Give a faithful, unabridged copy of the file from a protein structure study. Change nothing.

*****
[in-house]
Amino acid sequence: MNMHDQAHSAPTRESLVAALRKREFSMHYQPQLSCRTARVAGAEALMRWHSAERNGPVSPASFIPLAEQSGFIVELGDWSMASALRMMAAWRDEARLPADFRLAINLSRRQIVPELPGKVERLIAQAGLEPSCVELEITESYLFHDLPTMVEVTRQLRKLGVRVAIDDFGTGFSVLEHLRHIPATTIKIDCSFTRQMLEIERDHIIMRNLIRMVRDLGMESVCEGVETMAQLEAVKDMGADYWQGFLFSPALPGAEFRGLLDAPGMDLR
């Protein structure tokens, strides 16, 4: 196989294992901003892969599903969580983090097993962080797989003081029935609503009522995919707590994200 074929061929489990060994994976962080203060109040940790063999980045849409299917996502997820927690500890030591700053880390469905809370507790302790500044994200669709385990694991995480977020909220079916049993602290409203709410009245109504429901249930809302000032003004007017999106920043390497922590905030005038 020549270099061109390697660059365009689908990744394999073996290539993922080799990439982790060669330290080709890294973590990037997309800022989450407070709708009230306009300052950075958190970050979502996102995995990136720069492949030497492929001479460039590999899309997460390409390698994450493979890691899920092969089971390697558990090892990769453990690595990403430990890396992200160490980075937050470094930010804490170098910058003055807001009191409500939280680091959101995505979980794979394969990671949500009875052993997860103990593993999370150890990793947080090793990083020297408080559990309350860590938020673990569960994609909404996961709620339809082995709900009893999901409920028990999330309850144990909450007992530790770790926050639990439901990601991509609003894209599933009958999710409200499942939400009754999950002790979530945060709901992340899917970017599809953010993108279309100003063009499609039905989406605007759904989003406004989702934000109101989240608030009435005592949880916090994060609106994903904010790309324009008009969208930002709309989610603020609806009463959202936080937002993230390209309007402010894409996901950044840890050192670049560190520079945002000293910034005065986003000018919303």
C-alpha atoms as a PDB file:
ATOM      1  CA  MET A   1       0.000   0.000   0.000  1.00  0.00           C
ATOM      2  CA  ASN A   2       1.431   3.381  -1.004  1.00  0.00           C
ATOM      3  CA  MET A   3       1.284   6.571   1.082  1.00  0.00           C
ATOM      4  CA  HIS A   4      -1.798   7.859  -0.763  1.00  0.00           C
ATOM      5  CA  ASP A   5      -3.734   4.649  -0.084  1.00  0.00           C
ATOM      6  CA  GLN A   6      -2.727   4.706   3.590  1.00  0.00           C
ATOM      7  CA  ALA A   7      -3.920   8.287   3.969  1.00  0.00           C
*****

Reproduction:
[in-house]
Amino acid sequence: MNMHDQAHSAPTRESLVAALRKREFSMHYQPQLSCRTARVAGAEALMRWHSAERNGPVSPASFIPLAEQSGFIVELGDWSMASALRMMAAWRDEARLPADFRLAINLSRRQIVPELPGKVERLIAQAGLEPSCVELEITESYLFHDLPTMVEVTRQLRKLGVRVAIDDFGTGFSVLEHLRHIPATTIKIDCSFTRQMLEIERDHIIMRNLIRMVRDLGMESVCEGVETMAQLEAVKDMGADYWQGFLFSPALPGAEFRGLLDAPGMDLR
């Protein structure tokens, strides 16, 4: 196989294992901003892969599903969580983090097993962080797989003081029935609503009522995919707590994200 074929061929489990060994994976962080203060109040940790063999980045849409299917996502997820927690500890030591700053880390469905809370507790302790500044994200669709385990694991995480977020909220079916049993602290409203709410009245109504429901249930809302000032003004007017999106920043390497922590905030005038 020549270099061109390697660059365009689908990744394999073996290539993922080799990439982790060669330290080709890294973590990037997309800022989450407070709708009230306009300052950075958190970050979502996102995995990136720069492949030497492929001479460039590999899309997460390409390698994450493979890691899920092969089971390697558990090892990769453990690595990403430990890396992200160490980075937050470094930010804490170098910058003055807001009191409500939280680091959101995505979980794979394969990671949500009875052993997860103990593993999370150890990793947080090793990083020297408080559990309350860590938020673990569960994609909404996961709620339809082995709900009893999901409920028990999330309850144990909450007992530790770790926050639990439901990601991509609003894209599933009958999710409200499942939400009754999950002790979530945060709901992340899917970017599809953010993108279309100003063009499609039905989406605007759904989003406004989702934000109101989240608030009435005592949880916090994060609106994903904010790309324009008009969208930002709309989610603020609806009463959202936080937002993230390209309007402010894409996901950044840890050192670049560190520079945002000293910034005065986003000018919303």
C-alpha atoms as a PDB file:
ATOM      1  CA  MET A   1       0.000   0.000   0.000  1.00  0.00           C
ATOM      2  CA  ASN A   2       1.431   3.381  -1.004  1.00  0.00           C
ATOM      3  CA  MET A   3       1.284   6.571   1.082  1.00  0.00           C
ATOM      4  CA  HIS A   4      -1.798   7.859  -0.763  1.00  0.00           C
ATOM      5  CA  ASP A   5      -3.734   4.649  -0.084  1.00  0.00           C
ATOM      6  CA  GLN A   6      -2.727   4.706   3.590  1.00  0.00           C
ATOM      7  CA  ALA A   7      -3.920   8.287   3.969  1.00  0.00           C